Results from the Irish Life Health Schools Fitness Challenge reveal that boys are 42% fitter than girls

Irish girls are less likely than boys to meet the minimum current physical activity recommendations for optimal health – this is according to new research launched by Irish Life Health as part of its awards ceremony for the 2016 Schools Fitness Challenge. Worryingly, the gender gap widens as boys and girls progress through school; in 4th year, boys are 42% fitter than girls, as opposed to 1st year boys being 32% fitter than girls.

Over a quarter of all Irish secondary schools signed up for the Irish Life Health Schools Fitness Challenge in 2016, with 22,764 students taking part (10,935 girls and 11,828 boys), more than in any previous year. Students also experienced a significant improvement in their fitness levels after just six weeks of exercise training, with first year boys (+11%) and fourth year girls (+14%) showing the biggest improvement levels overall.

The 2016 winning schools came from Monaghan, Kerry and Dublin. Mathew O’Leary from Bunclody Vocational School, Wexford & Louise O’Dowd from Presentation Secondary School, Milltown, Kerry were awarded overall fittest boy and girl in the programme.


Pictured today at the awards ceremony for the 2016 Schools Fitness Challenge are (L-R) Thomas Barr, Irish Track and Field Athlete and 2016 Athlete of the Year, Matthew O’Leary (Winner of Fittest Boy), from Bunclody Vocational School, Louise O’Dowd (Winner of Fittest Girl) from Presentation Secondary School and Ashling Thompson, Cork Camogie star Mandatory Credit ©INPHO/Dan Sheridan            


Congratulating the winning schools Jim Dowdall, Managing Director at Irish Life Health said, “The Irish Life Health Schools Fitness Challenge is a national health initiative designed to assess and improve fitness levels among Irish secondary students with the aim of improving overall health.  We are extremely proud of this challenge as we are all aware of the relationship between participation in sport and its impact on a child’s current and future health. The importance of initiatives that help teenagers improve their fitness and health is clear and we congratulate all the schools that participated in the challenge”.

Now in its fifth year, the data from the challenge has enabled the creation of the first ever standardised fitness norms for Irish secondary school children.  This will allow Irish school children to evaluate and rank their own fitness levels in relation to age and gender specific normative data.

The programme was overseen by Prof. Niall Moyna in the Centre for Preventive Medicine, Dublin City University with a total of 126,162 secondary school students taking part from 2012 – 2016. The challenge was created with the aim of making physical fitness a national priority and to encourage young people to be proactive in adopting a healthier and more active lifestyle.

Prof Niall Moyna said, Any form of physical activity is better than none. We should move away from the rigidity of the current PE curriculum to short periods of physical activity that encourage senior cycle students, particularly girls to stay active.  The new Junior Certificate PE curriculum is a paradigm shift that is long overdue and, if properly resourced, has the potential to have a profoundly positive impact on the current and future health of Irish teenagers.”

Commenting on the benefit of physical exercise and the growing gender gap Dr. Kate Kirby, Head of Performance Psychology, Irish Institute of Sport said, The physical, psychological and social benefits of sport and exercise have been well documented, but unfortunately as this Irish Life Health Schools Fitness Challenge shows, we still see reduced participation levels in Irish adolescent girls compared to boys. Numerous reasons have been put forward to explain this, including losing interest, limited time, perceived lack of competence in competitive settings and fear of appearing “uncool” or “unfeminine”.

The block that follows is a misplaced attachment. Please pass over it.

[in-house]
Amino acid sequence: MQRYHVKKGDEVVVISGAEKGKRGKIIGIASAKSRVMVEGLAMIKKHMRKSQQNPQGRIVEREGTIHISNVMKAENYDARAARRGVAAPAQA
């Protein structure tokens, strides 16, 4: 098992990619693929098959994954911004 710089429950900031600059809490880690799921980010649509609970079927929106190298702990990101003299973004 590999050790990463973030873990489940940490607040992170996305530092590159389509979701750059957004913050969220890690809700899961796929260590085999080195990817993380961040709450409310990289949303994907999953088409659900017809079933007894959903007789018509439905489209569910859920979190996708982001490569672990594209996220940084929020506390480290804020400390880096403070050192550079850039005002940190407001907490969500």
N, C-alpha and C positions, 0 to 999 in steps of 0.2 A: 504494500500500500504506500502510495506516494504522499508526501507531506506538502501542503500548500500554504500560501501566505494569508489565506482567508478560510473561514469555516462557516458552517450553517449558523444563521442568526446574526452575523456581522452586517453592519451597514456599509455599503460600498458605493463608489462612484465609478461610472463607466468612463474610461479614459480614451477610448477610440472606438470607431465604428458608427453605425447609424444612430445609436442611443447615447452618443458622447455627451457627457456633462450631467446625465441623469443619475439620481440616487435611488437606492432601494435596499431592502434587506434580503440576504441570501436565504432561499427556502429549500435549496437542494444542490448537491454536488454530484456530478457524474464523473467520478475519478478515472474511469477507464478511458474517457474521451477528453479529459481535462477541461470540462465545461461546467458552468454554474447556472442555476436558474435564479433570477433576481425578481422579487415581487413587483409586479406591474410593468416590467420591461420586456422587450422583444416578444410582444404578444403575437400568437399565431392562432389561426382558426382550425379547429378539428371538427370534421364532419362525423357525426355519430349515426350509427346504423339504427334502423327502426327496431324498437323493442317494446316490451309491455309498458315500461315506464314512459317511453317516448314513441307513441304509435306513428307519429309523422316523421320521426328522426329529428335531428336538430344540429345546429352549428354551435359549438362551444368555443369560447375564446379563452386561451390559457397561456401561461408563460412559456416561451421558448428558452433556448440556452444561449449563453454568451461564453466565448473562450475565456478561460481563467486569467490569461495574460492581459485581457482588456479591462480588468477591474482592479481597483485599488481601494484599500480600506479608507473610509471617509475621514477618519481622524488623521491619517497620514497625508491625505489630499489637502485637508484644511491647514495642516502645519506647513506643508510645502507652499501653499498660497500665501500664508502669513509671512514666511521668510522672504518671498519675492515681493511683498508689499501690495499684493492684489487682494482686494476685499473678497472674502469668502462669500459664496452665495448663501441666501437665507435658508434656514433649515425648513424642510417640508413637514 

“The findings of this initiative prove that significant fitness gains can be made in a relatively short period of time, thereby increasing the schoolgirls’ confidence and motivation. The project has also given the participants the opportunity to establish ongoing personal, specific and measurable fitness goals, which are critical to maintaining continued participation. Some additional considerations that may reduce female adolescent drop out from sport include the provision of single-sex physical activities, de-emphasising competition and increasing opportunities for social interaction within the sporting environment. Finally, the benefit of promoting positive athletic female role models cannot be underestimated.”


2016 Schools Fitness Challenge Awards Ceremony, Croke Park, Dublin. Pictured at the awards ceremony for the 2016 Schools Fitness Challenge are Thomas Barr, Irish Track and Field Athlete and 2016 Athlete of the Year, Conall McHugh, Christopher Flood, Bradley Maguire (Winners of Fittest School) from St Macartan’s College Monaghan, GAA Director General Paraic Duffy and Ashling Thompson, Cork Camogie star. Mandatory Credit ©INPHO/Dan Sheridan


To coincide with announcing the winners of the Schools Fitness Challenge, Irish Life Health also surveyed PE teachers to get their views on their students’ participation in PE – and a whopping 96% of teachers believe that their students fake excuses to get out of PE class.

The Irish Life Health survey among PE teachers also revealed that the top excuse in the country is students saying they aren’t well (63%), followed by students saying they forgot their gear (23%). Sadly, 71% of teachers feel their students avoid PE as they are just uninterested in doing physical activity.

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